View Full Version : [PBP] What works?

Neon Knight
2009-03-09, 06:00 PM
I've heard various assertions and decelerations about what types of games and what types of systems work in the medium of play-by-post, but none of them seem to agree.

A few points that interested me specifically were:

1. Light vs. Heavy Systems- I've heard assertions favoring both light and heavy systems for PBP. Some people seem to maintain that system heavy games become hopelessly slowed down in PBP. Others maintain that light systems are too flimsy to be substantial for PBP. I am skeptical of both remarks.

2. Combat Focused vs. Roleplay Focused- Now, obviously, PBP has some advantages for roleplay focused games. Once can compose one's responses and spend a lot of time thinking things through before making an action. The degree this helps and the degree to which combat and other mechanical actions suffer from the posting format seem to be an issue of contention.

I'd like to hear the playground weigh in on these aspects and on PBP in general.

2009-03-09, 06:22 PM
I have no experience with any system other than D&D 3.5 (presumably a heavy system), so I can't speak to that point.

I will say that the smaller the party is, the easier it will be to bring things together. RP Heavy vs. combat heavy is kinda a wash to me. Combat heavy does make it slightly slower since combat can be absolutely endless in 3.5 anyway, and even more so when you have to wait a day between rounds. However, RP drags also when players don't post regularly.

Really, I think this depends on your group and the stability of your server/forum. Your group needs to be consistent about checking/posting, and you need to post/check at the same rates. If one of you posts every day and one of you only posts twice a week, the game will inevitably drag and probably fall apart as the more frequent posters drop out. Also, it helps to not be out of contact for long periods if you can help it. This is easier in play-by-email games since you can check your email from pretty much anywhere nowadays.

Personally, a lot of RPGs depend heavily on your group to determine how enjoyable the experience is. Playing face-to-face with my friends has been great, and playing PBP with inconsistent groups has been awful. Draw from that what you will.


2009-03-10, 06:18 AM
There are no easy answers - both Exalted and DND 4e are rules-heavy games, yet Exalted works very well for PbP while 4e gets bogged down when combat starts, unless you have very fast players and DM. Who_Da_Halfling has a good point on the second issue, too.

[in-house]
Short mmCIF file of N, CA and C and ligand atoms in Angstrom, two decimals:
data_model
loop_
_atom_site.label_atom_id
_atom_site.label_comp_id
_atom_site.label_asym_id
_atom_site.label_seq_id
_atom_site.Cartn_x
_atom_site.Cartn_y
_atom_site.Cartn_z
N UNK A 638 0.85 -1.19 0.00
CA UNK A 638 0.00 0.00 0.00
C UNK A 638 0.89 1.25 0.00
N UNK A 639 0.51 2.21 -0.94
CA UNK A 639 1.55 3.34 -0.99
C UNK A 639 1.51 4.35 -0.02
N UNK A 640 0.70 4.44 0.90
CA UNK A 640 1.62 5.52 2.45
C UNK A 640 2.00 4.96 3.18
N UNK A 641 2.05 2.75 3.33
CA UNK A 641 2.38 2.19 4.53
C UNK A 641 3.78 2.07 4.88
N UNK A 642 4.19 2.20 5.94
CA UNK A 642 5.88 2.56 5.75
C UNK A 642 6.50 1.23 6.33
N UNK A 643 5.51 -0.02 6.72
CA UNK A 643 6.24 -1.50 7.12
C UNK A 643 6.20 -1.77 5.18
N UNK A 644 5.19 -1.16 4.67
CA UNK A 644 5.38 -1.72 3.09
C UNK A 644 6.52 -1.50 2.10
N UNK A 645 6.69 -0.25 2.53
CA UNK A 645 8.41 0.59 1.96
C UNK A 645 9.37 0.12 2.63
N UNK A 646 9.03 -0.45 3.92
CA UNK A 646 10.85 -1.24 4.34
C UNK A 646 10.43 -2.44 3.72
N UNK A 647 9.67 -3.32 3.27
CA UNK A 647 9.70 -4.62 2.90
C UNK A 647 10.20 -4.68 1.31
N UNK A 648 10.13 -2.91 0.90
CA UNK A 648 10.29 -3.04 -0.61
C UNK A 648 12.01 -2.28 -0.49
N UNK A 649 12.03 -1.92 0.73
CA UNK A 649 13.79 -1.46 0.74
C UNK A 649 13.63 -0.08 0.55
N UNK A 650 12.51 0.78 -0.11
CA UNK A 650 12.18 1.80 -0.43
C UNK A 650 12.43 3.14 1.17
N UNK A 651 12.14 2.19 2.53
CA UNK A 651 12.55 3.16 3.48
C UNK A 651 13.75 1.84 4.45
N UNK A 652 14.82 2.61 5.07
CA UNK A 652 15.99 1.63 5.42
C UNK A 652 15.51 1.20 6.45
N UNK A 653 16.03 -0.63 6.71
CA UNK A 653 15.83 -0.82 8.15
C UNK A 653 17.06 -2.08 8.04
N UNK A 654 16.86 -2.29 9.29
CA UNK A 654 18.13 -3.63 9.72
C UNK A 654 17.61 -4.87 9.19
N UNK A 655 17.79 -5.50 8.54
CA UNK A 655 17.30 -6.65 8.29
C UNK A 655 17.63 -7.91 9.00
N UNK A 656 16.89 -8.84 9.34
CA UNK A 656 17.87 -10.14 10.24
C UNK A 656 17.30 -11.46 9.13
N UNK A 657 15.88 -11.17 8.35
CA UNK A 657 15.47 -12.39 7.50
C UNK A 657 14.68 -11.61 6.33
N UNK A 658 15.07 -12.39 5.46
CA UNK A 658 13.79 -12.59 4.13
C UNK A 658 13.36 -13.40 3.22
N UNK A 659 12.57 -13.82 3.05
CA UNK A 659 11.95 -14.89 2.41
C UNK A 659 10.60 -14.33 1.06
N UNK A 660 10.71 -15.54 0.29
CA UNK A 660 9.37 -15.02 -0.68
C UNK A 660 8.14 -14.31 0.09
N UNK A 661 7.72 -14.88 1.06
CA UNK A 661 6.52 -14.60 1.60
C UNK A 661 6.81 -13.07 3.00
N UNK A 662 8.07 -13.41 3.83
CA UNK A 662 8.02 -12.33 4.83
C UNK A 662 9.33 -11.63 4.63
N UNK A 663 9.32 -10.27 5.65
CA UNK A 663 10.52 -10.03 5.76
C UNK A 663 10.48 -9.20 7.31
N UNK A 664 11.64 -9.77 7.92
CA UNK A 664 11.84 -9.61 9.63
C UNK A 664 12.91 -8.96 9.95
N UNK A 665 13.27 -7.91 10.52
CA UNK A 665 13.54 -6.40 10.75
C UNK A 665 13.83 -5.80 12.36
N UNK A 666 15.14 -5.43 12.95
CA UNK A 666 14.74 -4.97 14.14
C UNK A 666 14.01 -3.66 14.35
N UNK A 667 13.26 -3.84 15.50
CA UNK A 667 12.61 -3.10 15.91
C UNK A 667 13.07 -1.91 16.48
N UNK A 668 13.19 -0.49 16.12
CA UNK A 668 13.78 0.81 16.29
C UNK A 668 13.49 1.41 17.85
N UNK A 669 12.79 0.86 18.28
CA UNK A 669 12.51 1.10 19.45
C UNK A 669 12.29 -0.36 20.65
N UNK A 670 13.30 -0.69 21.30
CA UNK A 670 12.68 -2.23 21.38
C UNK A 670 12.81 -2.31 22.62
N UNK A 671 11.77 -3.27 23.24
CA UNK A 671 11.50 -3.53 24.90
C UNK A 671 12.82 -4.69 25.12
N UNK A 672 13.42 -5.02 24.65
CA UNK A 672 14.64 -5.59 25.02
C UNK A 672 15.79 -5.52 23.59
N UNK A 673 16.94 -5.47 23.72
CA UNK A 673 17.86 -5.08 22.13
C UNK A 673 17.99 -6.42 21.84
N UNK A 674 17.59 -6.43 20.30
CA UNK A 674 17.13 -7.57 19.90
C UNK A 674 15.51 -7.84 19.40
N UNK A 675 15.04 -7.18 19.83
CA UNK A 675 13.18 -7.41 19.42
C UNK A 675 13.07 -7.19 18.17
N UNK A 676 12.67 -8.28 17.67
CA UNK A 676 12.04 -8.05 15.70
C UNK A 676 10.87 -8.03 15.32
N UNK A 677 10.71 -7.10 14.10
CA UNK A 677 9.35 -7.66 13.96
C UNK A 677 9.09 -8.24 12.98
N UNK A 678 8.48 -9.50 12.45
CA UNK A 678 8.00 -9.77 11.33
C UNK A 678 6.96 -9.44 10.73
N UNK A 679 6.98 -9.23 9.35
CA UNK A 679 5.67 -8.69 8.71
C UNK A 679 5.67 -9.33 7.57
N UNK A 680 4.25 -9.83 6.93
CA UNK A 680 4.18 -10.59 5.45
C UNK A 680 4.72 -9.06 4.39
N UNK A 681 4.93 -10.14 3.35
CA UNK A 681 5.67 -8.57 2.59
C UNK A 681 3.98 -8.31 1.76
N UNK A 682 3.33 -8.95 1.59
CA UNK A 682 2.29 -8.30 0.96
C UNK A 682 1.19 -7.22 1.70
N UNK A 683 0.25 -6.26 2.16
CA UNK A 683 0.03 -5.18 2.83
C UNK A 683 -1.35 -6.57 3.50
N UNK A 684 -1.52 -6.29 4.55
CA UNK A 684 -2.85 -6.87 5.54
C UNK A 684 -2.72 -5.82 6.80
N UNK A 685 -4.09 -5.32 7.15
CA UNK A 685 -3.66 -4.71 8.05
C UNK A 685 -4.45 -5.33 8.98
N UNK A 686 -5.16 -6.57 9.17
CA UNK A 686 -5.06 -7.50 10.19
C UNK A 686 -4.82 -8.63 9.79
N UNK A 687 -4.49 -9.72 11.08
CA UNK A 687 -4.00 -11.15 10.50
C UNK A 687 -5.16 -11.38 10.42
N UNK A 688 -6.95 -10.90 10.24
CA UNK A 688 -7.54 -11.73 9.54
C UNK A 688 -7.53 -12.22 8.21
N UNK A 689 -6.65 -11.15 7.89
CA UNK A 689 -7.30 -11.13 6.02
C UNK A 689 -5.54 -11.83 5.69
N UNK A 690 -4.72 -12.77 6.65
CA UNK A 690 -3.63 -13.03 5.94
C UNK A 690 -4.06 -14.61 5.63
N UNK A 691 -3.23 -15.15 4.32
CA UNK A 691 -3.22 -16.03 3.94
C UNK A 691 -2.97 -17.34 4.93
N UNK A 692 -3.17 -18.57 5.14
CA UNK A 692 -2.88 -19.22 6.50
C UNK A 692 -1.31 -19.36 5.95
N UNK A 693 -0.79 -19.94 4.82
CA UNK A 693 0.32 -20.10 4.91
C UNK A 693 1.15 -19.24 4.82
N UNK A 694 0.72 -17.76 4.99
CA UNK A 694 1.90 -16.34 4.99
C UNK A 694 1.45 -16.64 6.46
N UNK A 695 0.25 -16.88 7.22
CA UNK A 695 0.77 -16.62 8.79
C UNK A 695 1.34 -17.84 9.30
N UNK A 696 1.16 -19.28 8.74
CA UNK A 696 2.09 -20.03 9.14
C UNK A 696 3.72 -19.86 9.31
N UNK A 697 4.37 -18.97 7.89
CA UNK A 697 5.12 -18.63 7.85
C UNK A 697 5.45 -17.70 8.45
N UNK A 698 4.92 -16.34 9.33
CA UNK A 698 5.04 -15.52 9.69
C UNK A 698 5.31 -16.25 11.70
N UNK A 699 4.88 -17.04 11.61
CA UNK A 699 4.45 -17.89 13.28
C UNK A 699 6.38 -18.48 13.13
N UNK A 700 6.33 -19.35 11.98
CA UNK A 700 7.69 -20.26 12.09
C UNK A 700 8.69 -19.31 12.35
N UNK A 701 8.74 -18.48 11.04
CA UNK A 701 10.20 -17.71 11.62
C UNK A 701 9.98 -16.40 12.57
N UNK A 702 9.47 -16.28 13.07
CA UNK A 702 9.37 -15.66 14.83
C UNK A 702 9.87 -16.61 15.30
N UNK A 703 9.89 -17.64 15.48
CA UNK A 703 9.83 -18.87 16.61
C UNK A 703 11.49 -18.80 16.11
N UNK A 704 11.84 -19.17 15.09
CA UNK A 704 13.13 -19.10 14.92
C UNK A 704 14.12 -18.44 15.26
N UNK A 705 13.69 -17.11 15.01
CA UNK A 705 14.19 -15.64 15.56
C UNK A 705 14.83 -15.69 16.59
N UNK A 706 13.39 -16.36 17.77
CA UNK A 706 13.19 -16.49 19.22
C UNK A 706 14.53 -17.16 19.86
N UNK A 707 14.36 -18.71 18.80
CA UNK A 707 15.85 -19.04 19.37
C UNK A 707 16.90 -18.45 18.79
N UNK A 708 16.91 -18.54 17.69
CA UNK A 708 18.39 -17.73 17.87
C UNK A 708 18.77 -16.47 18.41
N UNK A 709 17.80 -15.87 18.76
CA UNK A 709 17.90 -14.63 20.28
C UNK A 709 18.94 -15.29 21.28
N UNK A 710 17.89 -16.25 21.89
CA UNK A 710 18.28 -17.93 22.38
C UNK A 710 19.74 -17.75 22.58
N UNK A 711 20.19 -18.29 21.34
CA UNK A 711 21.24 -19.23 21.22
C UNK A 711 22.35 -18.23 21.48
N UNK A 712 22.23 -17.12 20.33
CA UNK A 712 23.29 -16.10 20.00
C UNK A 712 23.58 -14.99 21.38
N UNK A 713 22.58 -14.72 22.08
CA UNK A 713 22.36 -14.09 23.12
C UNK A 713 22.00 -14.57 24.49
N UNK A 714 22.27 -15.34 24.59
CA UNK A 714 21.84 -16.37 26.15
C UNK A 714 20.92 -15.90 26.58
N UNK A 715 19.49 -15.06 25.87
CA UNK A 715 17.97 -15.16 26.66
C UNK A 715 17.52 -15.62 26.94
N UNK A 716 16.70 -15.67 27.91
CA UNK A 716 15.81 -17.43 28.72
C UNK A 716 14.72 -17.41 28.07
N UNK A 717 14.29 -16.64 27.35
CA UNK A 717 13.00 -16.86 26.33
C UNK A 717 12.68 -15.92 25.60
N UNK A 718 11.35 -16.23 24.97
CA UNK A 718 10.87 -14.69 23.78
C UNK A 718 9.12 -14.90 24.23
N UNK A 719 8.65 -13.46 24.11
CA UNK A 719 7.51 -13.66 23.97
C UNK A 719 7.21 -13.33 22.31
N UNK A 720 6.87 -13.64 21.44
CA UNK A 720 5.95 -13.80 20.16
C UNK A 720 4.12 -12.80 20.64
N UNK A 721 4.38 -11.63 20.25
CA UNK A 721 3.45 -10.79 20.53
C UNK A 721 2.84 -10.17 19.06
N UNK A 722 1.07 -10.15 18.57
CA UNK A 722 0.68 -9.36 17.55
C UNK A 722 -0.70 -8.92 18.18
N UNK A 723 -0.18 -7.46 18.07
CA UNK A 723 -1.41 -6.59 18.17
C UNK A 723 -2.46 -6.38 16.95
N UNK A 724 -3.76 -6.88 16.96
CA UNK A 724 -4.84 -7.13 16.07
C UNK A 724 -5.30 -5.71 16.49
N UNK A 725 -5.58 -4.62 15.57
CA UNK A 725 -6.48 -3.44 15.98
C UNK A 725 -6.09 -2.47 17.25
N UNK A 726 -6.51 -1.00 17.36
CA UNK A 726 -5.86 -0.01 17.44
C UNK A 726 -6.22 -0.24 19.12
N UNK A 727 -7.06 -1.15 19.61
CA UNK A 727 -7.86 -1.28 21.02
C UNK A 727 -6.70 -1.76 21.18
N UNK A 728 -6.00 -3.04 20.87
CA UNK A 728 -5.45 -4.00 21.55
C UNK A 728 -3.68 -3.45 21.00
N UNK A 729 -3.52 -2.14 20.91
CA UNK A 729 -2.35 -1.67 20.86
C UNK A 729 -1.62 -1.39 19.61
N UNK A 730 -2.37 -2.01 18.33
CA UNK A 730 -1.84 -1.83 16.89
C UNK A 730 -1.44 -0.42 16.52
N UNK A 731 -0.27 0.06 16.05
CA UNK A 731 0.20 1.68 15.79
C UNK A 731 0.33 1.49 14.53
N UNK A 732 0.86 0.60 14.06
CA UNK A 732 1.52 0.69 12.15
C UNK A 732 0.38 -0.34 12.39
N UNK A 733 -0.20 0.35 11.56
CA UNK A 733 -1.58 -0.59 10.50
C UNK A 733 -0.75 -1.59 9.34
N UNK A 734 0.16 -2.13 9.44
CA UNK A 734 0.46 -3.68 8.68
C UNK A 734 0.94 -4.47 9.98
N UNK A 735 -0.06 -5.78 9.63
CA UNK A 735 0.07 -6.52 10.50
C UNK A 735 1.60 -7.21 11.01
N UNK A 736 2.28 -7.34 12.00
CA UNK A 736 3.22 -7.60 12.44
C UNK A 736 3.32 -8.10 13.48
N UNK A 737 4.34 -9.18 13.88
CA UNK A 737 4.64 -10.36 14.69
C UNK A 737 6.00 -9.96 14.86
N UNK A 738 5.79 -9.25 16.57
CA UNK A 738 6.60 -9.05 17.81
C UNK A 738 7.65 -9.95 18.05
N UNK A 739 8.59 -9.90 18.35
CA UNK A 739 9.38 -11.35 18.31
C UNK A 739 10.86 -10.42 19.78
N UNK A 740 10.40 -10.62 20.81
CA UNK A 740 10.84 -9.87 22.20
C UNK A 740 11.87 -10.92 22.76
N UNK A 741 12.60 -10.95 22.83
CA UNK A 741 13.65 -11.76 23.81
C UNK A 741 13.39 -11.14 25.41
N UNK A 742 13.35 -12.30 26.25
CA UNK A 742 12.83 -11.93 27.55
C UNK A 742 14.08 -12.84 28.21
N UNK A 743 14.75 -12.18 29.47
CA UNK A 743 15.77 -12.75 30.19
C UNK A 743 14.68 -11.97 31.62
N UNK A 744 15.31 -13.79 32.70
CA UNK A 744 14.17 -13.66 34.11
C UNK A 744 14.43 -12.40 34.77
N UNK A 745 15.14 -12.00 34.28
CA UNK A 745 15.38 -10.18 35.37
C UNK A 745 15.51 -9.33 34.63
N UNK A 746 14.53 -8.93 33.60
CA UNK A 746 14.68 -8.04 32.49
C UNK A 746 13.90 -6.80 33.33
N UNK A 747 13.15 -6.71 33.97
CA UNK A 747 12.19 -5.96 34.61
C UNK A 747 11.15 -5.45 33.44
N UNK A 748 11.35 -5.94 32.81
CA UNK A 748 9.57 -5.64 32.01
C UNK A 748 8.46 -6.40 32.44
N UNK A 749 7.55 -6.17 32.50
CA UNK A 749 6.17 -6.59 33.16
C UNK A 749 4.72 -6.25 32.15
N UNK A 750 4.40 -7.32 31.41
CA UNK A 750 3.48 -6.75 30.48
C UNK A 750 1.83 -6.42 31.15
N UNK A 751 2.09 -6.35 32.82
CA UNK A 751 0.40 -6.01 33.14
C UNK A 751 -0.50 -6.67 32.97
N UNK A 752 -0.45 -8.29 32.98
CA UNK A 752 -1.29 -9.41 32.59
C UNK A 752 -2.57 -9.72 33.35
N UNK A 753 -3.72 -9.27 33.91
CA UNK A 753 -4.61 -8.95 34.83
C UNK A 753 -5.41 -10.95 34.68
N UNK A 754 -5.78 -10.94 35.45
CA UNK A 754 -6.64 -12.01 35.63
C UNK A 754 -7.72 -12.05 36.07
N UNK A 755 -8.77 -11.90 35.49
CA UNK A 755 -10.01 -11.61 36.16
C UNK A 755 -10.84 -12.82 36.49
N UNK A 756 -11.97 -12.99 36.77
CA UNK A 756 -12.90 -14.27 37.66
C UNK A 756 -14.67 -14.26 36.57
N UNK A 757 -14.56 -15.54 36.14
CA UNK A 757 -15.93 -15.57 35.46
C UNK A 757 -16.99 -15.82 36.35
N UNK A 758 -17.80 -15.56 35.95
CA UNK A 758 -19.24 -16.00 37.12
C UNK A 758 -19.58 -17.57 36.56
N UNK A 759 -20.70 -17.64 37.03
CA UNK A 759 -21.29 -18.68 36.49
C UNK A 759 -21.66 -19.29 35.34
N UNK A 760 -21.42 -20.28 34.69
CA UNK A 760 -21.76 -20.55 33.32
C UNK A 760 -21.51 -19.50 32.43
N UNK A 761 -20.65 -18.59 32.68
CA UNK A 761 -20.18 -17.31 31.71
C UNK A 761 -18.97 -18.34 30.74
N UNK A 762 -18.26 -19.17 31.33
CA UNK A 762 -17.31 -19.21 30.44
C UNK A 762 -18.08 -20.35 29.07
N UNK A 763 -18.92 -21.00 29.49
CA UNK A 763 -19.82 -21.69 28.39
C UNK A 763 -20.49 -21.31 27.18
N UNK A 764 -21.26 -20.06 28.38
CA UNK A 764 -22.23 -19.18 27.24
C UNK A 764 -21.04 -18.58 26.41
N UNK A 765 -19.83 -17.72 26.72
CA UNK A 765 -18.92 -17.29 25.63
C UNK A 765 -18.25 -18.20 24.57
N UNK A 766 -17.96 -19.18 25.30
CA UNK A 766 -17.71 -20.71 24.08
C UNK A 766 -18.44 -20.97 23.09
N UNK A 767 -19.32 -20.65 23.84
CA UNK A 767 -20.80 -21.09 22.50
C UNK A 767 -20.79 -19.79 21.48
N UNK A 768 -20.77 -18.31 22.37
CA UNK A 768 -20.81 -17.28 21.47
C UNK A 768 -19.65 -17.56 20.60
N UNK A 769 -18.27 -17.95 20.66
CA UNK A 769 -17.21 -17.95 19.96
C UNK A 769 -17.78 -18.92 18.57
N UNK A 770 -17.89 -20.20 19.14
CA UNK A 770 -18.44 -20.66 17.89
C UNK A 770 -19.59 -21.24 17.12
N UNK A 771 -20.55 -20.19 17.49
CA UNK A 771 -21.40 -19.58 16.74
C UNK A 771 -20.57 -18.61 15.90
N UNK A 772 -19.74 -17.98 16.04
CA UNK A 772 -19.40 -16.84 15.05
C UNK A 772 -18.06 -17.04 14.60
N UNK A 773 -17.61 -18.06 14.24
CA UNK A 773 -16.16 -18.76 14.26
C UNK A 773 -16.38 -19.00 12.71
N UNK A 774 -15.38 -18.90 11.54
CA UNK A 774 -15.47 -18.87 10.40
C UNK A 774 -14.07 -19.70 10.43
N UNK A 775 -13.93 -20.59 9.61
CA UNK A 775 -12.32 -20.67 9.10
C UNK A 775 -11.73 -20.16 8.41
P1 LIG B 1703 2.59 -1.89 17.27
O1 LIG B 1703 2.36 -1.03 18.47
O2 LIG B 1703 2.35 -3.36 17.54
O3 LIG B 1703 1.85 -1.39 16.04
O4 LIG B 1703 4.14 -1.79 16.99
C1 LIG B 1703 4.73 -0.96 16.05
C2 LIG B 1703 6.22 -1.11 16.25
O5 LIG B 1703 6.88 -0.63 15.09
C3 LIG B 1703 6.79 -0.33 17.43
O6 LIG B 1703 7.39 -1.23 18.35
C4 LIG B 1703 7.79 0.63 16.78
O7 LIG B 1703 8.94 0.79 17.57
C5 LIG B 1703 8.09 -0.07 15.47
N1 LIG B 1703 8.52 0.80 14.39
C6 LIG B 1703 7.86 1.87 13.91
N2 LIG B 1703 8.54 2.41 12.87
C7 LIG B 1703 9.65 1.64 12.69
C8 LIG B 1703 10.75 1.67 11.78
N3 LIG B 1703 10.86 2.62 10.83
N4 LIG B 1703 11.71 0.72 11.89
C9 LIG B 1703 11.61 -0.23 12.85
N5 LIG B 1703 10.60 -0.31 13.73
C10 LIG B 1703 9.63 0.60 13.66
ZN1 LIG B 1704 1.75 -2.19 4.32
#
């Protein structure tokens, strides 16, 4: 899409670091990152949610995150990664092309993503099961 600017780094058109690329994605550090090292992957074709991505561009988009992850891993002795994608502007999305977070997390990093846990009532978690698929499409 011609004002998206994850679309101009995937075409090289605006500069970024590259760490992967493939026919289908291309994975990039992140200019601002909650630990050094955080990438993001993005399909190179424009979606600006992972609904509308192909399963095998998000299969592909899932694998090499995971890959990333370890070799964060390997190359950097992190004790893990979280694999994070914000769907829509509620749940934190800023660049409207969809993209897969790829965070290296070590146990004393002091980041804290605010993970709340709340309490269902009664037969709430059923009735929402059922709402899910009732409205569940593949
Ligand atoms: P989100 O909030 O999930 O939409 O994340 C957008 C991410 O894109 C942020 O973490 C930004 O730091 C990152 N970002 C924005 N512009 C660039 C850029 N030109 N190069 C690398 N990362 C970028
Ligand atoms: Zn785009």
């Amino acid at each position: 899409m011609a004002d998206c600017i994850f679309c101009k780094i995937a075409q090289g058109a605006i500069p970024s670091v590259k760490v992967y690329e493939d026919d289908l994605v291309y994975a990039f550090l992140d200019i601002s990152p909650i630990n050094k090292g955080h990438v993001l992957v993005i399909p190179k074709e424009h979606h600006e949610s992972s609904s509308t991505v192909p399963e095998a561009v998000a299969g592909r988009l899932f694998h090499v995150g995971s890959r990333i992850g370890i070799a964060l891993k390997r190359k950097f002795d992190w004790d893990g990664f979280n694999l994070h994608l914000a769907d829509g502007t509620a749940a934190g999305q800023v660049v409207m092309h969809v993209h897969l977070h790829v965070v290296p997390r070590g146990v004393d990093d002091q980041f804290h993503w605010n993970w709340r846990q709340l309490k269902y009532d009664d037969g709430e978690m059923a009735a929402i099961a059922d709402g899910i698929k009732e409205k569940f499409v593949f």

If you ask me, mechanical complexity does not matter as much as the average length of combat - mechanics-heavy systems don't slow the game down because it's not in real time, and therefore everyone can check all the rules they want before posting.

2009-03-10, 06:33 AM
I don't have much experience with RL games, but from what I've seen it's much easier to roleplay effectively in PBP.

2009-03-10, 06:40 AM
PbP is way too slow for me regardless, but I will echo Dhavaer's comment about RP being better in a text based environment. Personally, I prefer to play in an internet chat room environment (text based of course), as people fall far more into character when they dont hear human voices and they are imagining all the other filler.

Tempest Fennac
2009-03-10, 07:22 AM
Something I've done in a PBP game I'm running is roll for people who don't roll within 24 hours of their turn coming up during combat (it's a3.5 game). Apart from 2 players vanishing for no apparent reason and 1 character (who will be booted after this quest) pretty much becoming a DMPC, it's worked well (here's the game if you want to read over it: http://mydndgame.com/campaign/203 . The actual game, which has a descent amount of RPing in it, is in the Board section).

2009-03-10, 10:06 AM
First of all, it will depend on the style of DM and players alike.

When that is said and done, I think it's true that lighter rules generally work better for this kind of game. I've PbP'ed mostly 3.5 and usually those games fall apart during combat sequences, since they will last comparatively long and require lots of consistent posting. That's not to say they weren't fun to participate in, 'cause they were. But I think it's what usually kills longevity.

Currently, I'm DMing a PbP (on a private forum for friends I play with IRL anyway) and as an experiment I'm running the simplest, dumbest system to speed up things and avoid complication, namely Fighting Fantasy (using The Riddling Reaver gamebook, as I think its overall mood will suit the style of our group), and so far it's working really well, but time will tell...

2009-03-10, 10:35 AM
Tengu_temp has a good point that it doesn't really matter how complex the rules system is on PBP. For instance, at the gaming table, it can take a while in 3.5 before people figure out exactly how an Attack of Opportunity situation or a Grapple check works. But, on PBP, you can just take the time to read the PHB or SRD and figure out how you're supposed to jump on the back of the blackguard's horse and try to strangle him.

On the other hand, anything for which you need to ask the DM's approval (the above action would probably require DM ruling) takes longer on PBP since you need to wait for the DM to actually check and read your request and answer you. But, the complexity of the system itself plays less of a role in PBP than it does IRL.